It should be emphasized that both Eccles’s Oxford mentor Sherrington and the Russian experimental psychologist Ivan Pavlov believed that sleep was caused by a cessation of brain activity when there was a drop in external stimuli. None of these great scientists anticipated the remarkable paradigm shift that would accompany recognition that the brain never turns off, that its activation is largely independent of stimulus drive, and that “ofﬂine” auto-activation of the brain in sleep results in the conscious experience of dreaming.
Taken together, these discoveries, accumulating over several decades, constituted virtually inescapable evidence that consciousness is an intrinsic function of the brain and inseparable from it. That Eccles ignored these advances, or failed to see their challenge to his dualism, was brought home to me when I attended his 1966 lecture on “The Cerebellum as a Neuronal Machine” at Harvard Medical School. I was as shocked as everyone else in the audience when Steven Kufﬂer introduced Eccles as the individual who had “made more mistakes than any other neurophysiologist.” After a long and agonizing pause, Kufﬂer added that Eccles had also gotten more things right.
By the time of this lecture, Eccles had become interested in the organizational aspects of the brain, including the dorsal columns, thalamus, hippocampus, and cerebellum. Given this interest, one would expect Eccles to be knowledgeable about important discoveries from sleep research, such as the inhibition of the spinal cord motor neurons that renders them unresponsive to excitatory stimuli during REM sleep. The important implication of this work was that reﬂex spinal activity, so carefully studied by Sherrington and Eccles, was as dependent upon brain state (sleep or waking) as was consciousness itself. In fact, motor-neuronal inhibition is the basis for the paralysis that prevents us from moving during even our most animated dreams.
In 1965, I had presented my work on hypothalamic lesions at the Tokyo Physiological Conference, in a sleep session chaired by none other than Eccles. I was surprised, and a bit hurt, at how little interest Eccles took in the evidence that sleep—and, by implication, dreaming—was actively controlled by the brain. At that time, however, I did not know he was a dualist. During the question period after his 1966 Harvard lecture, therefore, I asked Eccles to comment on the signiﬁcance of the sleep-dependent inhibition of spinal reﬂex activity. To my astonishment, which continues to this day, Eccles went to the blackboard and drew this diagram:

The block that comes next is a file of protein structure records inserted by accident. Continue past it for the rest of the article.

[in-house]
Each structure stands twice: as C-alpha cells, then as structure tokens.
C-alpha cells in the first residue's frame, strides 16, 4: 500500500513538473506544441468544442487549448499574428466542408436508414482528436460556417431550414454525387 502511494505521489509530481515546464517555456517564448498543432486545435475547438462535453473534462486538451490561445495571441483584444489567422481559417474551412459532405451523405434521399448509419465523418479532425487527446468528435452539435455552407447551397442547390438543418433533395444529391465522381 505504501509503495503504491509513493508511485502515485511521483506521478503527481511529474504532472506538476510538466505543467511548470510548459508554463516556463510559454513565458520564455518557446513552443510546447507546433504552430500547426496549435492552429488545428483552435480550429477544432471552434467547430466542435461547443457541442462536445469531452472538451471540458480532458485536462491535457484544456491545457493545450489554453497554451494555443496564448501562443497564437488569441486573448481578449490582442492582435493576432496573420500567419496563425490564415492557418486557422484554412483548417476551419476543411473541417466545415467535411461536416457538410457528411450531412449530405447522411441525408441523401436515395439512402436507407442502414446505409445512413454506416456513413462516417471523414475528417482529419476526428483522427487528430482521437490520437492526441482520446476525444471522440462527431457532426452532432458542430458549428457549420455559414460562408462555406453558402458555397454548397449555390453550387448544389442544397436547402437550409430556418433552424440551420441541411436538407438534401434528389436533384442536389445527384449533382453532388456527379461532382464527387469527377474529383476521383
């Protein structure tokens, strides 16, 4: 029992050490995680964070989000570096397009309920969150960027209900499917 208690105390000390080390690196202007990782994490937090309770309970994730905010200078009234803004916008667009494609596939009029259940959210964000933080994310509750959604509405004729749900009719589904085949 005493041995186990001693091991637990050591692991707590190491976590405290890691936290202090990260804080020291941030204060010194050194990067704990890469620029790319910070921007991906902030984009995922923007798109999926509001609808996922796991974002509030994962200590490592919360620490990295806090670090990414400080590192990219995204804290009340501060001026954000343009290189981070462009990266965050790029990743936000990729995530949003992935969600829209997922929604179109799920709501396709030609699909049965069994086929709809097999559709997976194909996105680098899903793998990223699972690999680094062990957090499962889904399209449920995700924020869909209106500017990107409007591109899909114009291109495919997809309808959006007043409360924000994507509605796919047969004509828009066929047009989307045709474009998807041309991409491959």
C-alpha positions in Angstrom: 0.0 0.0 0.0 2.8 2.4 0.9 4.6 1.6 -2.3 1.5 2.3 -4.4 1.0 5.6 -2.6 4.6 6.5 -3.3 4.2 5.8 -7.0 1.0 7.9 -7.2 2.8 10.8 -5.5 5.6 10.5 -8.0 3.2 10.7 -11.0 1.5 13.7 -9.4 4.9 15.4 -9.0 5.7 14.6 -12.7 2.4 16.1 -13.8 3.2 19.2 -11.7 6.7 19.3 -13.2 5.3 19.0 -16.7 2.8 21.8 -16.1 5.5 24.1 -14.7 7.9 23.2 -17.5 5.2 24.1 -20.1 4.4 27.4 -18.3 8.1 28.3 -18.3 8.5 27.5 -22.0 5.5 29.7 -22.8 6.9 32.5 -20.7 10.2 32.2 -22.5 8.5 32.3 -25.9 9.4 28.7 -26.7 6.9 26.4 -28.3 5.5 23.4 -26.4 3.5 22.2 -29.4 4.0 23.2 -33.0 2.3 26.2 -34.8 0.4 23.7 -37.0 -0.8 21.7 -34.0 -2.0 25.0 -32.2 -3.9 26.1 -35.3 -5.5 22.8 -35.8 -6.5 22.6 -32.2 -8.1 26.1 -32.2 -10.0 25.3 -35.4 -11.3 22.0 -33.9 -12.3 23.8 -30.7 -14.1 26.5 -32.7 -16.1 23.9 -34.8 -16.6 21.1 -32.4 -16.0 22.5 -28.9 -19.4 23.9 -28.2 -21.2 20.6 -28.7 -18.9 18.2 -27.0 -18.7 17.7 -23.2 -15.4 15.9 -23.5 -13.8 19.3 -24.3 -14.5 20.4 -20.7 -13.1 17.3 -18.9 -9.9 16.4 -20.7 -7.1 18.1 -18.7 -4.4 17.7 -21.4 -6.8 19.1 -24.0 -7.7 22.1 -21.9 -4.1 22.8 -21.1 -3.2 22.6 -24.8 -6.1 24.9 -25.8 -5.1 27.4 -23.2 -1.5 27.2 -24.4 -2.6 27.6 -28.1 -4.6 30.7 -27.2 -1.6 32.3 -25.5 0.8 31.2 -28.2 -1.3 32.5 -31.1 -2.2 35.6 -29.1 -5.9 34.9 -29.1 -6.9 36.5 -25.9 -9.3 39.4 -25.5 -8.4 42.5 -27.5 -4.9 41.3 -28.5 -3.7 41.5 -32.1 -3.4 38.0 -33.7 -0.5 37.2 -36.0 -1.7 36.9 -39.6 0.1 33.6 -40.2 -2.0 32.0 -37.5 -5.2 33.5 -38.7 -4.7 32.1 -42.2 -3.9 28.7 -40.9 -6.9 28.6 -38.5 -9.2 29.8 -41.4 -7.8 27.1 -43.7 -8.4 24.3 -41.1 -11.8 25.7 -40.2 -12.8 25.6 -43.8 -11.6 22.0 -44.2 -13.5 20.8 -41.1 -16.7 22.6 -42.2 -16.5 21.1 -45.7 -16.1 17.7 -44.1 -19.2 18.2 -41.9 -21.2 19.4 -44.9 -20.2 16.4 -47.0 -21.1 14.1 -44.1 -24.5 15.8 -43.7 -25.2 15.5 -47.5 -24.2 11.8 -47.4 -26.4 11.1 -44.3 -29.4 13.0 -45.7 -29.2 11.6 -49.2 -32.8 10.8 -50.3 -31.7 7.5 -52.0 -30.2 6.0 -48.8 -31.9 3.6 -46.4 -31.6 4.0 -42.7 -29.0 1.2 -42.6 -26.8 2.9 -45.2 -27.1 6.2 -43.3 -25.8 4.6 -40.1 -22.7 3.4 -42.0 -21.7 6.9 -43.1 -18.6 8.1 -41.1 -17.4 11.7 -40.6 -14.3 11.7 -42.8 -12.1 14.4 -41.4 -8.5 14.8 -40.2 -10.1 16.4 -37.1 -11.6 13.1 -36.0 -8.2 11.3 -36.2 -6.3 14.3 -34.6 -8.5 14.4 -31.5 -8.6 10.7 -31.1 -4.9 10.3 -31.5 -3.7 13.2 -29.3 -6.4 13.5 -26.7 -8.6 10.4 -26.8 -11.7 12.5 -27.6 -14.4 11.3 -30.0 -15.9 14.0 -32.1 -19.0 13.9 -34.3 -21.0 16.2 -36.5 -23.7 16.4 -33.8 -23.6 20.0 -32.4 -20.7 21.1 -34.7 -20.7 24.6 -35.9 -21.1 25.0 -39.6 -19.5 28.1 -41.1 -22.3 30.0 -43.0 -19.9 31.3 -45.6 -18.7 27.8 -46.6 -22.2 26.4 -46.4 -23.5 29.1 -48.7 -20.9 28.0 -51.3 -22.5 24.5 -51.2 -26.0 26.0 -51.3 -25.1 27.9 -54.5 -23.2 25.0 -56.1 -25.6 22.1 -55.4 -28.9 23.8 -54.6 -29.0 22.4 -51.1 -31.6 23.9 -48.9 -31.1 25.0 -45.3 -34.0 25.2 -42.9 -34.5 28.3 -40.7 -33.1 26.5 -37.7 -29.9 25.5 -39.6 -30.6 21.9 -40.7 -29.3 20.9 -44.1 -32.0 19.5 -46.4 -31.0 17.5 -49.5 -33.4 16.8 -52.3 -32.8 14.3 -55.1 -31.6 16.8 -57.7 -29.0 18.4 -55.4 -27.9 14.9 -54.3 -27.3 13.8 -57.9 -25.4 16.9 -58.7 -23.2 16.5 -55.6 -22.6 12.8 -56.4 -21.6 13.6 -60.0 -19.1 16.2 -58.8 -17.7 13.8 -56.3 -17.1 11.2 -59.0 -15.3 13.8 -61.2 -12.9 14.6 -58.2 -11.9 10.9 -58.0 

The Faithful Falsifier
Eccles’s revealing performance at the Harvard lecture started me thinking that even great intellects like Sherrington, Cajal, and Pavlov might be unable to distinguish clearly between their religious beliefs and their scientiﬁc philosophies. No one knows exactly how widespread this conﬂict may be among scientists, but one intriguing bit of evidence is available. During my active teaching days at Harvard, in the early 1980s, I met Jeffrey Saver, a medical student. After graduating from Harvard College, Saver used a Sheldon Traveling Fellowship to interview scientists around the world about their religious beliefs. He found that, on Sundays, the vast majority of them embraced convictions that were completely incompatible with their Monday-through-Friday scientiﬁc principles.
Eccles’s friendship with the philosopher of science, Karl Popper, is also worth a few more comments because of Popper’s fame as a proponent of rigorous hypothesis testing. As previously mentioned, Eccles was a strong adherent of the electrical theory of neural transmission and, as such, an opponent of the soon-to-be prevailing chemical model. When his intracellular recording experiments produced unequivocal evidence in favor of the chemical theory, Eccles was at ﬁrst upset. He was comforted by Popper, who praised him for the most essential scientiﬁc achievement: the falsiﬁcation of a hypothesis. Eccles’s pride was preserved, and he and Popper became lifelong friends and collaborators.
One product of this relationship was Eccles’s philosophical book, Facing Reality, published in 1970. Another was the book that he and Popper wrote together, The Self and Its Brain (1977). The title suggests that both Eccles and Popper believed in something more than material causality. But even Eccles and Popper’s third (or social) world, including written words, can be fully described in terms of information. Because all information enters the nervous system as a physical stimulus, it follows that, to enter or arise from a brain, information must also be physicalized. As I read or write, the words are rendered by my visual brain or the motor cortex, and my writing hand, as physical objects. The meaning that arises from them or the associations they inspire are all emergent properties of my brain. There is no requirement for dualism in accounting for sentience, the sense of self, or the written word. Materialism is sufﬁcient.
Eccles, however, could not accept that the deﬁning characteristic of the brain-mind is its intrinsic capacity for information processing. He introduced extra-physical forces, which he called the “vis externa,” to act on the brain to cause mental life and zeroed in on speciﬁc neurons (more precisely, the apical dendrites of cortical neurons) as the sensors of his putative external force. This hypothesis (and the implied quest for a demonstrable link between God and man) echoed the work of Emanuel Swedenborg, the 17th-century natural scientist, philosopher, and mystic who thought he would see God if only his microscope were sufﬁciently powerful. Indeed, so successful was the microscopic paradigm that it still beguiles some scientists, who think they will ﬁnd a consciousness widget in some sub-cellular neural gadget.